2010 Mazda Mazda3
Base price: $15,795 – $22,250
As tested: $53,715
MPG: 25 city/23 highway (3i); 21 city/29 highway (3s)
- Sporty and affordable
- Good fuel economy
- Lots of standard features and desirable options
- No air conditioning on 3i SV
- Stability and traction control not available on 3i SV and 3i Sport
By Rebecca Antioco
Mazda has carved out an interesting niche for itself in the automotive market. They offer a typical vehicle line-up, but infuse it with a little sports car panache that carries through the line. Mazda calls it Zoom-Zoom. We’ve found that it’s more than just a catchy slogan, but rather a character that sets even the most basic Mazda cars apart from others in their class.
Take Mazda3, for example. Its U.S. sales have increased each year for the last five years, attracting younger first-time car buyers. Its popularity is helped, in part, by its versatility; the Mazda3 comes as a sedan or hatch, as well as a performance-oriented MazdaSpeed. A price point starting below $16,000 doesn’t hurt either.
So, what do you do with a vehicle that already accounts for 44 percent of your North American sales volume? You completely redesign it, of course. According to Mazda, there are four main reasons that the Mazda3 has been successful: design, performance, quality and “insightful” features. With the redesign, Mazda sought to improve upon those qualities, and enhance the 3’s strengths. We deem this experiment a success.
The four-door sedan is available as “i” or “s” models. The 3i comes in SV, Sport or Touring trims, and the 3s comes in Sport or Grand Touring editions. A 148-horsepower four-cylinder engine and five-speed manual transmission powers the 3i; the 3s upgrade to a 167-horsepower four-cylinder and six-speed manual shifter. A five-speed automatic transmission with adaptive shift logic and manual-shift mode is optional on all but the base 3i SV model. Only s trims are available in the hatchback style.
Power windows and mirrors, a steering wheel that both tilts and telescopes, 60/40 folding rear seatbacks, height-adjustable driver’s seat and a four-speaker CD audio system with auxiliary input jack and steering-wheel controls are standard on all trims. You have to upgrade to the 3i Sport to get air conditioning. Take one more step up to the 3i Touring for alloy wheels, remote keyless entry, power locks, cruise control, Bluetooth connectivity and an upgraded stereo.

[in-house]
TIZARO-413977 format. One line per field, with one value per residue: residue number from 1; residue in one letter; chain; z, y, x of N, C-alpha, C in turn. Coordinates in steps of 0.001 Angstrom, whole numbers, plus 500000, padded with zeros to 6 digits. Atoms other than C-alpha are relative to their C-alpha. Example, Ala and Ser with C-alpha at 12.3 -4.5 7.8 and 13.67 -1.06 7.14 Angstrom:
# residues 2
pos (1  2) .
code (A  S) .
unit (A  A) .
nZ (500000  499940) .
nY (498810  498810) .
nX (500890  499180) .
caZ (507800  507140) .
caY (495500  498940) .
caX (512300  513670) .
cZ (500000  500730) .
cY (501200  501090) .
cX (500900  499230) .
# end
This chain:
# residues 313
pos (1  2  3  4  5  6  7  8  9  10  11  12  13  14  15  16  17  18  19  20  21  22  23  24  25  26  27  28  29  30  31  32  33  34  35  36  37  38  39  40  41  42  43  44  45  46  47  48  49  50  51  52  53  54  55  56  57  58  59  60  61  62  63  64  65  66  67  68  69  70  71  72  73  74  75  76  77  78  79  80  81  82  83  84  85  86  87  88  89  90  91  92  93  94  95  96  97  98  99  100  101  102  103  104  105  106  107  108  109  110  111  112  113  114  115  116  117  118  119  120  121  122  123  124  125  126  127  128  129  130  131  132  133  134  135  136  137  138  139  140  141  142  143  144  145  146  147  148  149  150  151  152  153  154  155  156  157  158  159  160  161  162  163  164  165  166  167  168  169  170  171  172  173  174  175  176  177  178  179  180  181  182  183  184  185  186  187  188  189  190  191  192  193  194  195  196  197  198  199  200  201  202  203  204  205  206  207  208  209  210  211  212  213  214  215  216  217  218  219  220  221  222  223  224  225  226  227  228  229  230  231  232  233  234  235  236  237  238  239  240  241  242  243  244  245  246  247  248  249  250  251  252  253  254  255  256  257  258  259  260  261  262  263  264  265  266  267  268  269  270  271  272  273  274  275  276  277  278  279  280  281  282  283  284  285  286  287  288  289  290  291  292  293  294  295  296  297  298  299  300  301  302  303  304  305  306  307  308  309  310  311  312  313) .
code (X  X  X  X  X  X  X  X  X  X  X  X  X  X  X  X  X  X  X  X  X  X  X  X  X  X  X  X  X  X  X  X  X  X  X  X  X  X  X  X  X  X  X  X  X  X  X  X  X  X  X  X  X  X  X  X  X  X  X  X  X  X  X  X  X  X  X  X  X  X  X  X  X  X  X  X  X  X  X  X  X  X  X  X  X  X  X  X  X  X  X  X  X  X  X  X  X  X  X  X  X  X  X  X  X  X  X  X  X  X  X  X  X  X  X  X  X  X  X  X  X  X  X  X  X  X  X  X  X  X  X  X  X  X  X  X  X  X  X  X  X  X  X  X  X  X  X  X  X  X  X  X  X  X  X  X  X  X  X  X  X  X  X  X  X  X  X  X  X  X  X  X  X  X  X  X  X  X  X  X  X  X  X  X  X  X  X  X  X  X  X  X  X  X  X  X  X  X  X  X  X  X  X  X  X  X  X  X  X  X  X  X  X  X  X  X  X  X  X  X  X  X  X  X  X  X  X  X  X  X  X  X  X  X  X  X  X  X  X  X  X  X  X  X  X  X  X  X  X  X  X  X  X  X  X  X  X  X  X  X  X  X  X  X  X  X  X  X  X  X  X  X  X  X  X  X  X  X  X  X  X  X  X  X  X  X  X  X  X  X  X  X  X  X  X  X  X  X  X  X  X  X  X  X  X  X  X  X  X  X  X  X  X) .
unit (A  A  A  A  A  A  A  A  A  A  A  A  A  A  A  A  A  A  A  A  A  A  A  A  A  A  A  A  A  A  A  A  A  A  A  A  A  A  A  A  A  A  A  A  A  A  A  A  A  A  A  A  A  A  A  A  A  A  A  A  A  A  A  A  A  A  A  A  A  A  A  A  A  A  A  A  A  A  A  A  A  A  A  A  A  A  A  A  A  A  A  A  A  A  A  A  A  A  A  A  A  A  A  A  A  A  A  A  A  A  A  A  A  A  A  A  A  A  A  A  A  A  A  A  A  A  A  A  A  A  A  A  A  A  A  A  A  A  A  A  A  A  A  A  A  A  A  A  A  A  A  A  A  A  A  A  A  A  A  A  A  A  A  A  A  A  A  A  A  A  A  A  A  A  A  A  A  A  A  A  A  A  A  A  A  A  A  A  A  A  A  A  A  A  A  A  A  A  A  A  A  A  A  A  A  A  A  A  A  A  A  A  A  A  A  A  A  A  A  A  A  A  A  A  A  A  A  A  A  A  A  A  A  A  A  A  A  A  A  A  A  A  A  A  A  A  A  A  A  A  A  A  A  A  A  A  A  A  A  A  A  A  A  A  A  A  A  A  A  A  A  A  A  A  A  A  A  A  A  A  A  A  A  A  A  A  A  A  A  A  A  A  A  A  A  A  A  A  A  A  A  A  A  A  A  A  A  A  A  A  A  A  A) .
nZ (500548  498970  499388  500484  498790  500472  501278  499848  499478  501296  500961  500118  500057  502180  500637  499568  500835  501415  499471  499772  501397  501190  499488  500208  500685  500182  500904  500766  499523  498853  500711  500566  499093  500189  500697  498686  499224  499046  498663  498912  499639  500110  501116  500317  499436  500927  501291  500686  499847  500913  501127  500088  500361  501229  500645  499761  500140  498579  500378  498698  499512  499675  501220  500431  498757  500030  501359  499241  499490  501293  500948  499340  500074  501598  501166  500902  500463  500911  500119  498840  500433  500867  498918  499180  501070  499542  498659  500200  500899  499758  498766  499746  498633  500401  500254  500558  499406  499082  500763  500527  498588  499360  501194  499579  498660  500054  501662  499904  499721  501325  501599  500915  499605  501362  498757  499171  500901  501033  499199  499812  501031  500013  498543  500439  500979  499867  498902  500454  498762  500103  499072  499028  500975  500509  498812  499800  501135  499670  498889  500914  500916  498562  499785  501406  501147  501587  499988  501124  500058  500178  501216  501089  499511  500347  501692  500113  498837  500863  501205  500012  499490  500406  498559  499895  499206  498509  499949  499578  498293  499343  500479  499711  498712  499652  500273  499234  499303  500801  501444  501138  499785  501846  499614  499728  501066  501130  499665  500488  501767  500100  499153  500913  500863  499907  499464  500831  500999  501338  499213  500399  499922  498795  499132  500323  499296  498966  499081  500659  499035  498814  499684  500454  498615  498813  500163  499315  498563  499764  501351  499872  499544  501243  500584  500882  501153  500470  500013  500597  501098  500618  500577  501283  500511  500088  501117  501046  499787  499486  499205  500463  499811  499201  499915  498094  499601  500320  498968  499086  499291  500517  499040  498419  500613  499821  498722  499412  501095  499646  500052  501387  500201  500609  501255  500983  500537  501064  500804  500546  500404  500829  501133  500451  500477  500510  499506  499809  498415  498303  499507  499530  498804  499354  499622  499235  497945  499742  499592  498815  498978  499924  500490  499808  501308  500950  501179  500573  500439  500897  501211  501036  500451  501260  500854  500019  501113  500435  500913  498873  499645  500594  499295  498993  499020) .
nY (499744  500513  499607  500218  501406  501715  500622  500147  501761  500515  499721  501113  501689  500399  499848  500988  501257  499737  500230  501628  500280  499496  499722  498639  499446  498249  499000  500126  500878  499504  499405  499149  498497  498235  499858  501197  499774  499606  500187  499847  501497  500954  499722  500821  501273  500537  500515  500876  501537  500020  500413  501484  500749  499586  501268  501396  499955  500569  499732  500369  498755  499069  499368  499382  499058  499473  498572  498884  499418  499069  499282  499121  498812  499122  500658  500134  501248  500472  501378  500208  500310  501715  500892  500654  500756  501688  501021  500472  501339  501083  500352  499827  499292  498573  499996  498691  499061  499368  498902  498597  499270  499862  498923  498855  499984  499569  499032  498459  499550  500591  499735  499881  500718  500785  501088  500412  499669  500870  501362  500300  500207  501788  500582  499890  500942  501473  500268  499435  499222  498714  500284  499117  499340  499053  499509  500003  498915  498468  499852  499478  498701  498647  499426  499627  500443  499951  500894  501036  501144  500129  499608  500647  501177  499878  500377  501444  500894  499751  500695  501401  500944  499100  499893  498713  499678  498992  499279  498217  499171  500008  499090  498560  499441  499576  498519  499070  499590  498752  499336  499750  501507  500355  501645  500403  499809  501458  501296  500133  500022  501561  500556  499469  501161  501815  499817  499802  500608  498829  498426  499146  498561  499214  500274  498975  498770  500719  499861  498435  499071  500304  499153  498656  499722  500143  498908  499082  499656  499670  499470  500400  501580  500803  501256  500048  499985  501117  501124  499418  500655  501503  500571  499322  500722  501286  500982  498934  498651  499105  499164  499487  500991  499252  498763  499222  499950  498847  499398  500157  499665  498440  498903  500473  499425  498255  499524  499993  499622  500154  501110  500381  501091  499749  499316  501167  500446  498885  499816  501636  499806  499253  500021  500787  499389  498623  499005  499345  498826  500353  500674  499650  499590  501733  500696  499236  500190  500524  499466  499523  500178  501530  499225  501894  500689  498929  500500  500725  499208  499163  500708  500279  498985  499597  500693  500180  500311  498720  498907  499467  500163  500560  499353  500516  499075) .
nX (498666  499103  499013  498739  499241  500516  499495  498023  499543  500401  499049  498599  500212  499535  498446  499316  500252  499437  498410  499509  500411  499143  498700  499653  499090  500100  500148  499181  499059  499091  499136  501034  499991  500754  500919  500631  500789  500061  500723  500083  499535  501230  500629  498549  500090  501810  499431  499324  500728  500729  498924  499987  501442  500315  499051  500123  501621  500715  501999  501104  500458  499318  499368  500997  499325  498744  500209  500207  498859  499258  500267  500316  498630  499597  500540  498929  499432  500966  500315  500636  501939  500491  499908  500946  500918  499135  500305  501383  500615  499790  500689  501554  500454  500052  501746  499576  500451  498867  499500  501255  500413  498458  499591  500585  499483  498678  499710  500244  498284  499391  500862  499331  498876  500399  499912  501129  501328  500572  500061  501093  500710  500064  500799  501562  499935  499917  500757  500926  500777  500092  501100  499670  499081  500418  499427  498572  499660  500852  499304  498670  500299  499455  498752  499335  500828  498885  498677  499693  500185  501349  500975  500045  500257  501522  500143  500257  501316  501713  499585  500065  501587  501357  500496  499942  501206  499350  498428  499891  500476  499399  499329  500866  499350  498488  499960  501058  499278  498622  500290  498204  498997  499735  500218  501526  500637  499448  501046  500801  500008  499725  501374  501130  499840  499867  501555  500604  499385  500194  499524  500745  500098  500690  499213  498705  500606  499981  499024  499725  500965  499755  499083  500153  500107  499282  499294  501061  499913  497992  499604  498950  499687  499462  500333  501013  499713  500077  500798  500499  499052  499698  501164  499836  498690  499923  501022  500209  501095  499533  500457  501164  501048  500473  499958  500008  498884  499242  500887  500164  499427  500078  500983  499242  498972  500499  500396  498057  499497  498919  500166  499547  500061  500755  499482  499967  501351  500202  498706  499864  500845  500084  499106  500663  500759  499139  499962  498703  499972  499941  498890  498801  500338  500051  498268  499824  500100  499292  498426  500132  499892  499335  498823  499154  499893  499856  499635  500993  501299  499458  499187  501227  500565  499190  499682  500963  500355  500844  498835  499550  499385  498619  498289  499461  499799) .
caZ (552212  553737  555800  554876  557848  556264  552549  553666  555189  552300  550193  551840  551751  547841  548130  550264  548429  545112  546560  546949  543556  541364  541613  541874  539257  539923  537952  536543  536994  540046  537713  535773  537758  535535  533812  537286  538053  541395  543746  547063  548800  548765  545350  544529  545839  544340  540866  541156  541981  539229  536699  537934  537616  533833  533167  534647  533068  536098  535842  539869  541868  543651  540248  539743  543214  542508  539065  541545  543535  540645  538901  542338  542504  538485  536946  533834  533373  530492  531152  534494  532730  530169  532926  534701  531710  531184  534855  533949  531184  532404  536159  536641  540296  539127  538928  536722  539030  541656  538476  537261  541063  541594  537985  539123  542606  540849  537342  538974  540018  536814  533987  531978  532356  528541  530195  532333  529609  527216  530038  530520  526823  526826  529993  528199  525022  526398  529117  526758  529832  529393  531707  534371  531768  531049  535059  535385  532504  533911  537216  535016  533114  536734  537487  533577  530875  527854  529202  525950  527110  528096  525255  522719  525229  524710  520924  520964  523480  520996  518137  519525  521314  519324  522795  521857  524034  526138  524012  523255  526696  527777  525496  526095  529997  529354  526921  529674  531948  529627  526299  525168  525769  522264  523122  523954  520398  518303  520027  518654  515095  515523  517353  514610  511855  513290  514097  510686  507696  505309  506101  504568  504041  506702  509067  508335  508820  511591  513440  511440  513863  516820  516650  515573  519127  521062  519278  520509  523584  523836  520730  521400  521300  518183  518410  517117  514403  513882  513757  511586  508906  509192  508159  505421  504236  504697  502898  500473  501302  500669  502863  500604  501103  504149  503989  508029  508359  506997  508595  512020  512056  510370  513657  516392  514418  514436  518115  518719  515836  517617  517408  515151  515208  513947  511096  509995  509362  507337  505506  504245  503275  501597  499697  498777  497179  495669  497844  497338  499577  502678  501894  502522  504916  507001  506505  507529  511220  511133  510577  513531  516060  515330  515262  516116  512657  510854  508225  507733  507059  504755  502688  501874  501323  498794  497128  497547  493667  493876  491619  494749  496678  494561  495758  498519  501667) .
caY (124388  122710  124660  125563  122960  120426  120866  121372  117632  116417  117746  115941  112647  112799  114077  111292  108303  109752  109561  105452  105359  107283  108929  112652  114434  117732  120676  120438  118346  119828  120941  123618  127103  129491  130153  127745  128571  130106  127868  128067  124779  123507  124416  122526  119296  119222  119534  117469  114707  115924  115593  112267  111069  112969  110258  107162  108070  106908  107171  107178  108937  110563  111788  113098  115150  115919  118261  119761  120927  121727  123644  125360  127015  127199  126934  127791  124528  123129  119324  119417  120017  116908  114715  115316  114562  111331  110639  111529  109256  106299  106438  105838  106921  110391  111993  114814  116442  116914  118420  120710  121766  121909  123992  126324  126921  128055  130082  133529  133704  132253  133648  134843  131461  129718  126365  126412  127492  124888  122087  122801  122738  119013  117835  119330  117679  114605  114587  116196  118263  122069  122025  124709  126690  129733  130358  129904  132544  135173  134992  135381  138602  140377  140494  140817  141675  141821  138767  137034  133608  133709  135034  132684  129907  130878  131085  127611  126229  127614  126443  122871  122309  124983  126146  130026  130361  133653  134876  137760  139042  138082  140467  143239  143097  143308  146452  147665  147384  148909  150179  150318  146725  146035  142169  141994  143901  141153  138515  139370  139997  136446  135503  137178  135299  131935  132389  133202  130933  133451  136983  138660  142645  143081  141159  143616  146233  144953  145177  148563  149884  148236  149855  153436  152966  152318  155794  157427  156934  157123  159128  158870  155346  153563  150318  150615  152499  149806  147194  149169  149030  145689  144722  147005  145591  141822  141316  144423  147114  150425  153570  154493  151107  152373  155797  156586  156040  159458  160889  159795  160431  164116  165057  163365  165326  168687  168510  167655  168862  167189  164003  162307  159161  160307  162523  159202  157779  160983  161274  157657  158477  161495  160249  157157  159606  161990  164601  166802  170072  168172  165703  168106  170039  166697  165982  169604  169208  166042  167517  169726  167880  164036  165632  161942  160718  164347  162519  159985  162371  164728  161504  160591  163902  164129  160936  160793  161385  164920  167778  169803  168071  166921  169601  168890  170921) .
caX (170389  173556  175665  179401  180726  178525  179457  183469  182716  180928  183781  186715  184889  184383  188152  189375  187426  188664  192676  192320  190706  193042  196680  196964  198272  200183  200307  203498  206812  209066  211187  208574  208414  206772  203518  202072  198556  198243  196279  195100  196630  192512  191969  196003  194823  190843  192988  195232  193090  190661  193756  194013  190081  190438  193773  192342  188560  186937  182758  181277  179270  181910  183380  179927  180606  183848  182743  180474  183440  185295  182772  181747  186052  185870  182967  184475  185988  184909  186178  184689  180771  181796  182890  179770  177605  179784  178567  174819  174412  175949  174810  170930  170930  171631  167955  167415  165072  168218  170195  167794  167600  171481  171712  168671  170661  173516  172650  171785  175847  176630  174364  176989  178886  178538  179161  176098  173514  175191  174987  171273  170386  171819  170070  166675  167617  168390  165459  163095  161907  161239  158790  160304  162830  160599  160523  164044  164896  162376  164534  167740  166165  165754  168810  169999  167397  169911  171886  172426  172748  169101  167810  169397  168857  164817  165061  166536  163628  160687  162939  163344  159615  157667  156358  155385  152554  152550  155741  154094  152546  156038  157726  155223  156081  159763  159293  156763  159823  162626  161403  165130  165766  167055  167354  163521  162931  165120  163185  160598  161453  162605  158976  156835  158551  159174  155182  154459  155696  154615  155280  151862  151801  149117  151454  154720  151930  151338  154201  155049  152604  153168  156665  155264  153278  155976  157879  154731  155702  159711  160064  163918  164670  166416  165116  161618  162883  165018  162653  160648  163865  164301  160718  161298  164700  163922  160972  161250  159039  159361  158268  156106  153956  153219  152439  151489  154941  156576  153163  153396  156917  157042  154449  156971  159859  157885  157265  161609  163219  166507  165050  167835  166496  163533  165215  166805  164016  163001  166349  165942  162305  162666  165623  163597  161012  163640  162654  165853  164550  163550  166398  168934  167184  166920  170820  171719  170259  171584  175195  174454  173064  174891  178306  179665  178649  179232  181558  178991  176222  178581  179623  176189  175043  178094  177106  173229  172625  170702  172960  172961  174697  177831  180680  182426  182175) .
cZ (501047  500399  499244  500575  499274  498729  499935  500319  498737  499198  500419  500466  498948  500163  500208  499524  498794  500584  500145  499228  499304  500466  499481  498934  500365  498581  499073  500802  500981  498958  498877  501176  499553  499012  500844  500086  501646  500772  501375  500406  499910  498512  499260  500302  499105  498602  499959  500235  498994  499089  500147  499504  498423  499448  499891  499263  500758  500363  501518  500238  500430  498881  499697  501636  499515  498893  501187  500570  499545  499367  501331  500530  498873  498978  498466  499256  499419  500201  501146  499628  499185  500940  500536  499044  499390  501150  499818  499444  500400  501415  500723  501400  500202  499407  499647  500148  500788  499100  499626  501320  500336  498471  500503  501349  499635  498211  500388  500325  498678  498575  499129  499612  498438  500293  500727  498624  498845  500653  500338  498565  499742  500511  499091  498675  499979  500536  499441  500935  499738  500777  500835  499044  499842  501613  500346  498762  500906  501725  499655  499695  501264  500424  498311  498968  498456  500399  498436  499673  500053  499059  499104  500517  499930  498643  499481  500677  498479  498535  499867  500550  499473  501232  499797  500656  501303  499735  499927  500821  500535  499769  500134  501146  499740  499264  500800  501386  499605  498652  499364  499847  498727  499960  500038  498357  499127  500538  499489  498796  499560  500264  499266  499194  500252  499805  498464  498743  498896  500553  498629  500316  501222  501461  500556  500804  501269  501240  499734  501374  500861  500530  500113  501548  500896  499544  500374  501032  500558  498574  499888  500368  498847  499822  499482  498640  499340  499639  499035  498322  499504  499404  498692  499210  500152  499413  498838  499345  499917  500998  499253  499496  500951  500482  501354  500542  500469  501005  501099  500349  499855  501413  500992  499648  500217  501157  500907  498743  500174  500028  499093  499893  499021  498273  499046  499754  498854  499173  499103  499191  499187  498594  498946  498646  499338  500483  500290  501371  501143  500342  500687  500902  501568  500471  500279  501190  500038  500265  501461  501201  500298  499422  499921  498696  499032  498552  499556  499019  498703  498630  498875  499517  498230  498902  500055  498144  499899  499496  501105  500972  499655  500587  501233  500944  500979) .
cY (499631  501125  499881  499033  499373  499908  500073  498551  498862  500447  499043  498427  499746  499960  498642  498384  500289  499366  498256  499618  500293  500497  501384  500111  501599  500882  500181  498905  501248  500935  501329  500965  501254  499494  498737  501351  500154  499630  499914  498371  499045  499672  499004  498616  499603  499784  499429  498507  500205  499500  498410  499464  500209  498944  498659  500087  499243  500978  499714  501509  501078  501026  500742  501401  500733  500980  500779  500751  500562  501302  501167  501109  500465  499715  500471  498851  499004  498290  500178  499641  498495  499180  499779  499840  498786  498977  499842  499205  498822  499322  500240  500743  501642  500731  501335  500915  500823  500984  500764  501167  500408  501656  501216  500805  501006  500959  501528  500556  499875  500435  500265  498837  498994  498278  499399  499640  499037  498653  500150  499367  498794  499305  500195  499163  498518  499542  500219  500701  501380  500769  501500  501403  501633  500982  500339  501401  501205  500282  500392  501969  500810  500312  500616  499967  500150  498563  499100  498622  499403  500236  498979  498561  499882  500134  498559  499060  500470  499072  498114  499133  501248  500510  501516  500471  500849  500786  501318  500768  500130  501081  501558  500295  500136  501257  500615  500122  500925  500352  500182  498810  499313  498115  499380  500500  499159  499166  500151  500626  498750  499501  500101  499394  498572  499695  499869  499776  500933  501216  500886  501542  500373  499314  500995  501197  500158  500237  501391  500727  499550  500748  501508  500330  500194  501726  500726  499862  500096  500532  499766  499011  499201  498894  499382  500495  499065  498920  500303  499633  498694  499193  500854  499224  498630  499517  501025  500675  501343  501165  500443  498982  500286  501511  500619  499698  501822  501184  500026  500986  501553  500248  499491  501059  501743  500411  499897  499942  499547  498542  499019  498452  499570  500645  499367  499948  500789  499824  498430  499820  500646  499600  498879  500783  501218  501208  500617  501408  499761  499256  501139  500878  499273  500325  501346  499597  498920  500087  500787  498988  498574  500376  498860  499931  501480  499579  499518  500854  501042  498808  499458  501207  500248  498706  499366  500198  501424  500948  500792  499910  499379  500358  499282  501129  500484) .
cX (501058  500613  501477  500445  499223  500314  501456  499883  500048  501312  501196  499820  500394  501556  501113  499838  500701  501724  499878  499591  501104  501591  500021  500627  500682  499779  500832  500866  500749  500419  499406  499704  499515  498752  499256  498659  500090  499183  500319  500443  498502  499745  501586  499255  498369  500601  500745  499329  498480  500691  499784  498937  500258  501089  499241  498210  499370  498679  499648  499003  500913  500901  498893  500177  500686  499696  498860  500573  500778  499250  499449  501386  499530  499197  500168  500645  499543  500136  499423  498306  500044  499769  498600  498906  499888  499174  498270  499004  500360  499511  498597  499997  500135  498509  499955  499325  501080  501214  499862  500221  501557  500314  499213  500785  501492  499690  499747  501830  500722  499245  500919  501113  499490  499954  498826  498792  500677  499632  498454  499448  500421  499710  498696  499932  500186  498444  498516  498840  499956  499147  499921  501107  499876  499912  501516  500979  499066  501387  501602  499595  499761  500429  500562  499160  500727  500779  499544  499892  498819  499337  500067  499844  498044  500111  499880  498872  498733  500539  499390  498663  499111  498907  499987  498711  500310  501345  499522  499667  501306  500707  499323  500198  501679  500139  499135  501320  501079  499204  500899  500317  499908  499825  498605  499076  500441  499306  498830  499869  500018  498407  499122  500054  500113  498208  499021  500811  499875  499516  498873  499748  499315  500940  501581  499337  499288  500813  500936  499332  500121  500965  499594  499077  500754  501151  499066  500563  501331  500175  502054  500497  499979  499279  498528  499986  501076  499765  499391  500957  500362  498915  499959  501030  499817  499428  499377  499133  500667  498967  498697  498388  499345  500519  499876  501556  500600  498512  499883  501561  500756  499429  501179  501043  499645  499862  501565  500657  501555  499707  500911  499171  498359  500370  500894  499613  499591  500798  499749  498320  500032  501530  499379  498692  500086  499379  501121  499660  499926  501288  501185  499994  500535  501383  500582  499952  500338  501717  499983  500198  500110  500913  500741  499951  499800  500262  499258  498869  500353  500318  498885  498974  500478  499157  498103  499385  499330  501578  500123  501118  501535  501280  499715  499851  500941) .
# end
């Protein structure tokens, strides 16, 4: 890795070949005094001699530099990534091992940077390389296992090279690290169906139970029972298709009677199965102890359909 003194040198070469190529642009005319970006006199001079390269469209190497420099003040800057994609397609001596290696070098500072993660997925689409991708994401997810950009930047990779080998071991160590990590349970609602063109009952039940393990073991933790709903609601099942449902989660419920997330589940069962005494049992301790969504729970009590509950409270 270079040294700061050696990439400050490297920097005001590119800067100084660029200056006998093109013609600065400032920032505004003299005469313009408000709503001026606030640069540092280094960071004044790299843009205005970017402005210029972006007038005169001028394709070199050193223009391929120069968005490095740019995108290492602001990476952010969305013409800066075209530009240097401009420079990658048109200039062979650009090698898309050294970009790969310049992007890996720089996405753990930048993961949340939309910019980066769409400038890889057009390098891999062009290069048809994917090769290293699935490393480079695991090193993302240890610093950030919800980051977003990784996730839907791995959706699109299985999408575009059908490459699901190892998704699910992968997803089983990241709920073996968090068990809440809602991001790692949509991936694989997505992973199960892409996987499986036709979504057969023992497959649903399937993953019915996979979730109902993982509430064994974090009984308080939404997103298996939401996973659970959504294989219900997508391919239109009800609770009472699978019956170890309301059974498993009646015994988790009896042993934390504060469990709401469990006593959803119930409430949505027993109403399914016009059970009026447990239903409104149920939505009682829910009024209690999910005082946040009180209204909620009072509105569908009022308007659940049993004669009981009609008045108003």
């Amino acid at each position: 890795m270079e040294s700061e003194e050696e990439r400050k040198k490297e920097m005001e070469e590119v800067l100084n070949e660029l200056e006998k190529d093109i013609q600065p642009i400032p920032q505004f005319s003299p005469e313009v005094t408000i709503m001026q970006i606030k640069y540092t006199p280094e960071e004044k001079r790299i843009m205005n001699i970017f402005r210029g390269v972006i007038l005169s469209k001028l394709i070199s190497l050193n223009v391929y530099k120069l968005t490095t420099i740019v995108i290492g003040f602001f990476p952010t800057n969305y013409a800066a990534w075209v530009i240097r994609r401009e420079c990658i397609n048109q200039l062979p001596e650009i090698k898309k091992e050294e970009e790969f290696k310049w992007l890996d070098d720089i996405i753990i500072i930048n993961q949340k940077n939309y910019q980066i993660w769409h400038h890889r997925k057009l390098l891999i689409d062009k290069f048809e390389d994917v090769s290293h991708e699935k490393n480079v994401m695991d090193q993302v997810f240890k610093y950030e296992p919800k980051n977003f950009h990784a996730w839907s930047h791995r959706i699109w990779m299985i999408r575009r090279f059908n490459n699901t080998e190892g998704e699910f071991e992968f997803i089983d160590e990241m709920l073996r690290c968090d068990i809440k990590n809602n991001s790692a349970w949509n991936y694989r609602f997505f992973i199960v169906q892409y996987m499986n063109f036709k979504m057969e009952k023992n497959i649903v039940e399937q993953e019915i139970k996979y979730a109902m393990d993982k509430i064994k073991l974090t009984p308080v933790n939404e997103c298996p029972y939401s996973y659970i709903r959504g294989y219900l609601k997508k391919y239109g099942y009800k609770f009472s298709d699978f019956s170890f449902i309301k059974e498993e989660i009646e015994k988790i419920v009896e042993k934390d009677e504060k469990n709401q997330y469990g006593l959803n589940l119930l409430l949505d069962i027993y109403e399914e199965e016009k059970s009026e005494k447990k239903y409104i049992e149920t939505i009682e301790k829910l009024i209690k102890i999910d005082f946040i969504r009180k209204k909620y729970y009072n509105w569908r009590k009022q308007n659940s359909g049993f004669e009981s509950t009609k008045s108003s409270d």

The s models, in addition to the bigger engine, have sportier exterior cues such as different front and rear fascias, bigger wheels, a rear lip spoiler and dual exhausts. Inside, the seats are more heavily bolstered, the upholstery is upgraded and the steering wheel and shifter are wrapped in leather. The top-of-the-line Grand Touring model gets heated mirrors, dual-zone climate control, heated leather seats an eight way power driver’s seat and bi-xenon headlights that auto-level and swivel to illuminate around corners. Not bad for just over $22,000.
Techies can rejoice at the range of options available, particularly on the top line i and all s trims. Moonroof & Bose package adds what the name implies; the Bose half of the moniker being a 10-speaker surround system with an in-dash six-disc CD changer. Satellite radio and iPod interface can be dealer installed. A navigation system is also optional.
Inside, the Mazda 3 is attractive and features high-quality materials befitting a car with a much higher price tag. Although theoretically built for five, four will be infinitely more comfortable, and the back seat is best suited for kids (adults only on short commutes). The hatchback is more utilitarian, increasing trunk space to 17 cubic feet versus 11.8 in the sedan.
We drove the 3s, which stuck tight to the road on corners, with responsive steering and minimal road noise on the freeway. The 3 is excellent as a daily driver, although the ride is sufficiently firm to please those looking for a sportier drive experience. This isn’t your typical economy car. In fact, the larger engine also powers the Mazda6, the next jump up in the Mazda lineup. This gives the 3 plenty of pep and power.
In terms of safety, all models and trims have advanced front airbags, front side-impact airbags, side-curtain airbags, active front headrests, anti-lock brakes with electronic brakeforce distribution and brake assist. Stability and traction control are standard on all but the i SV and Sport, where they are unavailable, even as an option. In government crash tests, the Mazda3 earned the highest rating of five stars for driver and front passenger protection in front and and side impacts. It received the second-highest four stars for rear-seat passenger protection in side impacts, and for rollovers. In tests conducted by the Insurance Institute for Highway Safety, the Mazda3 earned the rating “Good,” the highest possible.
In a market where the emphasis is on practicality, Mazda is among the few who realize that there’s still a lot to be said for having fun. And they know it’s possible to do so without sacrificing the other things that are important to consumers: safety, efficiency and affordability.